Sure, we want you to visit Sky Blue Window daily, but we realize stories about incredible events, entertainment and interesting organizations that are transforming Indiana pour out of publications all over this city. So in this space, we bring you the Best of the Rest, a collection of other notable pieces spotlighting arts and entertainment around town.
Check out the list of hot topics from beyond our Sky Blue Window. When you’re finished, stick around to browse some of our stories you might have missed this week. Enjoy!
- Courtesy Suzanne Tardy Maxwell
Though focused on Western art, The Eiteljorg manages to draw in a variety of works that highlight different, contemporary themes as well.
By Summer Daily via NUVO
Previously in this space, we’ve mentioned that art functions on its highest level when it reveals universal truths that extend well beyond the work itself. This evening, the Eiteljorg Museum of American Indians and Western Art will unveil works by five contemporary artists who earned $25,000 as part of the museum’s Contemporary Art Fellowship program. NUVO’s Summer Daily published a preview of the exhibition earlier this week that focused particularly on the work of Atlanta artist Luzene Hill. Hill’s work deals directly with violence against women, drawing from her own history as a rape victim. It’s a powerful, provocative perspective. Visit NUVO for a detailed explanation of what to expect upon your next visit to the Eiteljorg. For more on contemporary women in the arts, check out Jennifer Delgadillo’s preview of The Vagina Dialogues – a well-attended event that took place last evening at General Public Collective.
- Photo by Fai Ho/ Courtesy the Wikimedia Commons
Dejan Lazic (seen here) plays alongside cellist Pieter Wispelwey in Amsterdam.
By Jay Harvey via Jay Harvey Upstage
Indianapolis Symphony Orchestra has a friend in town. Croatian pianist Dejan Lazic kicked off a two-week ISO residency with a pair of Johannes Brahms concertos at Hilbert Circle Theatre. Longtime local music critic, Jay Harvey had his sights on Lazic from the outset. Harvey’s intrigue had less to do with Lazic’s performance, of which he was generally complimentary, and more to do with the pianist’s notoriety as an outspoken critic of … criticism.
Harvey recalled a recent row between Lazic and Washington Post critic Anne Midgette, whose unfavorable words on a 2010 performance have proven a thorn in the pianist’s side. In his review, Harvey does well to stay above the fray while framing an admirable defending of a colleague. For more on ISO, revisit our most popular post of the year on ISO’s newest and youngest member.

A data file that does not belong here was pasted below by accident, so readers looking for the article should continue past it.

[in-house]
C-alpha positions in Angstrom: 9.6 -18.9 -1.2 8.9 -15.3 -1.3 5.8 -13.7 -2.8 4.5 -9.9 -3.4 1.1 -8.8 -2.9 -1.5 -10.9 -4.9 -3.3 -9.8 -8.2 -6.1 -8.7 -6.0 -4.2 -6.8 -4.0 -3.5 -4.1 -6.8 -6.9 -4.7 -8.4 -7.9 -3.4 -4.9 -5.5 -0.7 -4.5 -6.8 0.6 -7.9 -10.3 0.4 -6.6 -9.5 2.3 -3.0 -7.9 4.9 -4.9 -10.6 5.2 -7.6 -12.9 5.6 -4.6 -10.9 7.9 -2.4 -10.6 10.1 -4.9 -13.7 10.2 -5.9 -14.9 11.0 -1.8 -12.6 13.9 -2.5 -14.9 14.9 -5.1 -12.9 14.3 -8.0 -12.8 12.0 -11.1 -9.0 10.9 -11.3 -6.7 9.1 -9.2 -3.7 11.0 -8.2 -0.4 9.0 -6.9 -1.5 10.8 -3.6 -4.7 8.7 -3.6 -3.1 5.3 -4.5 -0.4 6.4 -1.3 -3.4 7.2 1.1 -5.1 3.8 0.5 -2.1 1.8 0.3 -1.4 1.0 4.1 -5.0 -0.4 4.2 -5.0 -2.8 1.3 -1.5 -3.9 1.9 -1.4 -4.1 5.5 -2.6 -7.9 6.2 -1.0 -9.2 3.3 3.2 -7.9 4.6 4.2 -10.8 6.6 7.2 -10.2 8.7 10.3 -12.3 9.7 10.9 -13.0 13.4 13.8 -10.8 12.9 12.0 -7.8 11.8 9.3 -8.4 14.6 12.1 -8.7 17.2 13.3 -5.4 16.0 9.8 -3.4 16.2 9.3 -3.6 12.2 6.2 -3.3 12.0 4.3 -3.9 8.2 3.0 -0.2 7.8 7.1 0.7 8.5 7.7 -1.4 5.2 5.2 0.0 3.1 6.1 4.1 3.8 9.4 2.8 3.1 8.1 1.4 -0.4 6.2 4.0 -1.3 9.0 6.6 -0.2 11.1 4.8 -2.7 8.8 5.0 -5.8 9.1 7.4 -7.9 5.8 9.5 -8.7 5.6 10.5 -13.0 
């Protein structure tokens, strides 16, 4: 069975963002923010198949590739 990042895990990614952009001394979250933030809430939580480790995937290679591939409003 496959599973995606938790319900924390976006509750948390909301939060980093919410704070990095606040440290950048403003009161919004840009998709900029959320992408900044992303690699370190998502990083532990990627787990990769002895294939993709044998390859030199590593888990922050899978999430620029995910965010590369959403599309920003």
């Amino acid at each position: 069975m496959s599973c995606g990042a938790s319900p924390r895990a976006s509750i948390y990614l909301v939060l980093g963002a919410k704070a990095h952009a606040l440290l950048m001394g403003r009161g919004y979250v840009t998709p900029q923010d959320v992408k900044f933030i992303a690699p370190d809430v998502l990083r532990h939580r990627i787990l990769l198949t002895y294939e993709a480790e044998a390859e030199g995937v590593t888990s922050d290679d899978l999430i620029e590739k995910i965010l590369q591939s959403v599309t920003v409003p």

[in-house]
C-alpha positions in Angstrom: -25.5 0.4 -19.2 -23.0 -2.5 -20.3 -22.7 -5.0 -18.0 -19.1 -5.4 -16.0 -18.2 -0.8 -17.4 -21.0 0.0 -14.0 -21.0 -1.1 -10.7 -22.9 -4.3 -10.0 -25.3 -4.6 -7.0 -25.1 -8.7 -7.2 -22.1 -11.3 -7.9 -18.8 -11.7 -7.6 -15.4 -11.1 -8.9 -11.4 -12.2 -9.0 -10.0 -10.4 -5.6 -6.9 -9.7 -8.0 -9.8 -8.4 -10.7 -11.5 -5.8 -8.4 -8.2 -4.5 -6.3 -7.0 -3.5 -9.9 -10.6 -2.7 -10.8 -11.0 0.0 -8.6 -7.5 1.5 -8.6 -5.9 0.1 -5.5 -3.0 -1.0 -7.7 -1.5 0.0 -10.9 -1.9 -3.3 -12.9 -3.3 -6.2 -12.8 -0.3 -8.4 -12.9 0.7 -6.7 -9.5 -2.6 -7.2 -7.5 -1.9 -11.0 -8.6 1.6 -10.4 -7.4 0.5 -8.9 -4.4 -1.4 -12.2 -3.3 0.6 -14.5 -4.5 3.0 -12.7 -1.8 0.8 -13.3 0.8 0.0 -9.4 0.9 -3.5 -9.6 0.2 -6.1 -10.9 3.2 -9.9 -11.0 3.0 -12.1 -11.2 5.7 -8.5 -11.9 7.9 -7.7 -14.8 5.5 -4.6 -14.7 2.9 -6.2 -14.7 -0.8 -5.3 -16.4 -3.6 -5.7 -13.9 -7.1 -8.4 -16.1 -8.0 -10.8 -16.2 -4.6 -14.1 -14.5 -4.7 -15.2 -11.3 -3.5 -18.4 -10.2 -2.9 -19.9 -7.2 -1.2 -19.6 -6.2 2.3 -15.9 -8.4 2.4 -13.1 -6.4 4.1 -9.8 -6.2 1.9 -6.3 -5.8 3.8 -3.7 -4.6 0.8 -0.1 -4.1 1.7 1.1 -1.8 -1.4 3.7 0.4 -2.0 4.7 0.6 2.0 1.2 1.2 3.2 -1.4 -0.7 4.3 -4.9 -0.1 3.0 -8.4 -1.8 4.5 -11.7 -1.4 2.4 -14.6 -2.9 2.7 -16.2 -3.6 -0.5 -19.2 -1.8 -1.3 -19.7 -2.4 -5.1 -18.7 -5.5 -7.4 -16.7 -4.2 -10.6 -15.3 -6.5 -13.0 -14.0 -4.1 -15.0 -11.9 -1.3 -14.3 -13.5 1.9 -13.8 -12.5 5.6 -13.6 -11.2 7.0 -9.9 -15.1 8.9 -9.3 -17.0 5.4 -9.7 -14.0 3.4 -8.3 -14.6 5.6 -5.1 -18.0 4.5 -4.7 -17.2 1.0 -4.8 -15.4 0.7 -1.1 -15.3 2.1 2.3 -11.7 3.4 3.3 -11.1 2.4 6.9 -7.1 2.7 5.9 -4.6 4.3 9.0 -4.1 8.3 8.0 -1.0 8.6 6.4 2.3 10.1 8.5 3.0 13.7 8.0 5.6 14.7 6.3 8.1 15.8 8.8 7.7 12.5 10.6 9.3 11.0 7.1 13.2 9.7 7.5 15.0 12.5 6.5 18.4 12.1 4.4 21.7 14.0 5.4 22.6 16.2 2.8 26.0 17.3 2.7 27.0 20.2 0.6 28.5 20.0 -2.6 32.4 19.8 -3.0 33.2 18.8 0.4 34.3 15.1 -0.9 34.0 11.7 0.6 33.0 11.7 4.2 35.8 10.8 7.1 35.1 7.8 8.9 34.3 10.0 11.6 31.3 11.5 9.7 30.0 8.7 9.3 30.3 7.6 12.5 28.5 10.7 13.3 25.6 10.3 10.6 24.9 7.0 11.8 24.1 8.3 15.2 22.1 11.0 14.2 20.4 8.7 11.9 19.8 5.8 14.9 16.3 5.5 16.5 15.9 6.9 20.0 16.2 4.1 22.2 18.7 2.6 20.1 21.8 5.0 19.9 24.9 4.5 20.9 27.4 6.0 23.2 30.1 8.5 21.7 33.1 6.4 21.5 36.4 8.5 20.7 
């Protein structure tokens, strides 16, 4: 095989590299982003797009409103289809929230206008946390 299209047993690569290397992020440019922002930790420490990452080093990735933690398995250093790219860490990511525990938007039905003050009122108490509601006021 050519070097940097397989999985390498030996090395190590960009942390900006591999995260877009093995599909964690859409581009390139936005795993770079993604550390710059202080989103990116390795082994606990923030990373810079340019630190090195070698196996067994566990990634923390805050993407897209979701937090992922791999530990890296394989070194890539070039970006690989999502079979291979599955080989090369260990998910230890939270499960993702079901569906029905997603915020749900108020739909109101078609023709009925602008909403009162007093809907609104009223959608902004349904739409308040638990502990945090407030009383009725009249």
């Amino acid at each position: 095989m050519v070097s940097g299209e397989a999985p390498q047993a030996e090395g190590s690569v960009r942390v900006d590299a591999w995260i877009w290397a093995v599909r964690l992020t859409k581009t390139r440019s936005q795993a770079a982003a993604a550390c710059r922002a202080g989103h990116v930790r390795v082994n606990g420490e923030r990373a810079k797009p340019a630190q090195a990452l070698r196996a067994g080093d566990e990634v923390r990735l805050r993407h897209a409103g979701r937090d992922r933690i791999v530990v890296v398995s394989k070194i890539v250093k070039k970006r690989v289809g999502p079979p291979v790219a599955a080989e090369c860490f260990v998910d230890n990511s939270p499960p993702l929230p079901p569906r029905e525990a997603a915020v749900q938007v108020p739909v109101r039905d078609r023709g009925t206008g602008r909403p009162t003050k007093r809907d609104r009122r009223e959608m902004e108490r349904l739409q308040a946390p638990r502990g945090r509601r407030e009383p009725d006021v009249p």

By David Lindquist via Indy Star
When one considers Hoosiers who have helped to put their home state on the proverbial map over the last half-century, names like John Mellencamp, Kenneth “Babyface” Edmonds, Michael Jackson, and novelist Kurt Vonnegut come readily to mind. Although he does not qualify as a native Hoosier, Bob Kevoian has done as much as any of those aforementioned locals to raise Indiana’s pop culture status. As one half of the nationally syndicated ‘The Bob & Tom Show,’ Kevoian has spent more than three decades cementing Indy as a hallowed comedic crossroads. David Lindquist has the details on Kevoian’s unexpected retirement announcement that came during his show’s induction into the National Radio Hall of Fame and his plans for life post-Tom.
By Amber Stearns via NUVO
For native Indy readers around a certain age, it proves impossible to imagine a local media landscape without the voice of journalist and social activist Amos Brown. Unfortunately for longtime listeners, that’s a reality we’re going to have to accept. Brown passed away late last week of an apparent heart attack, while visiting family in his native Chicago. Brown spent decades advocating on behalf of underserved minorities in Central Indiana. It’s tough to imagine a successor who will sufficiently fill his shoes. Visit NUVO for a wonderful remembrance of the Indy icon, featuring quotes from colleagues, friends and fans.
By Maia Rabenold via Indiana Daily Student
Given the current national and international political climate, the possibility of contemporaries from seven countries and three separate continents collaborating cohesively could appear a pipe dream at first thought. However, that’s exactly what happened when world-renowned cellist Yo-Yo Ma brought his BRIC ensemble to Bloomington earlier this week. The arts have long proven a unifier that crosses political and ethnic boundaries – particularly music which is often fondly described as the universal language. Visit Indiana Daily Student for a full recap of the performance and a reason to believe there might be hope for this old planet after all.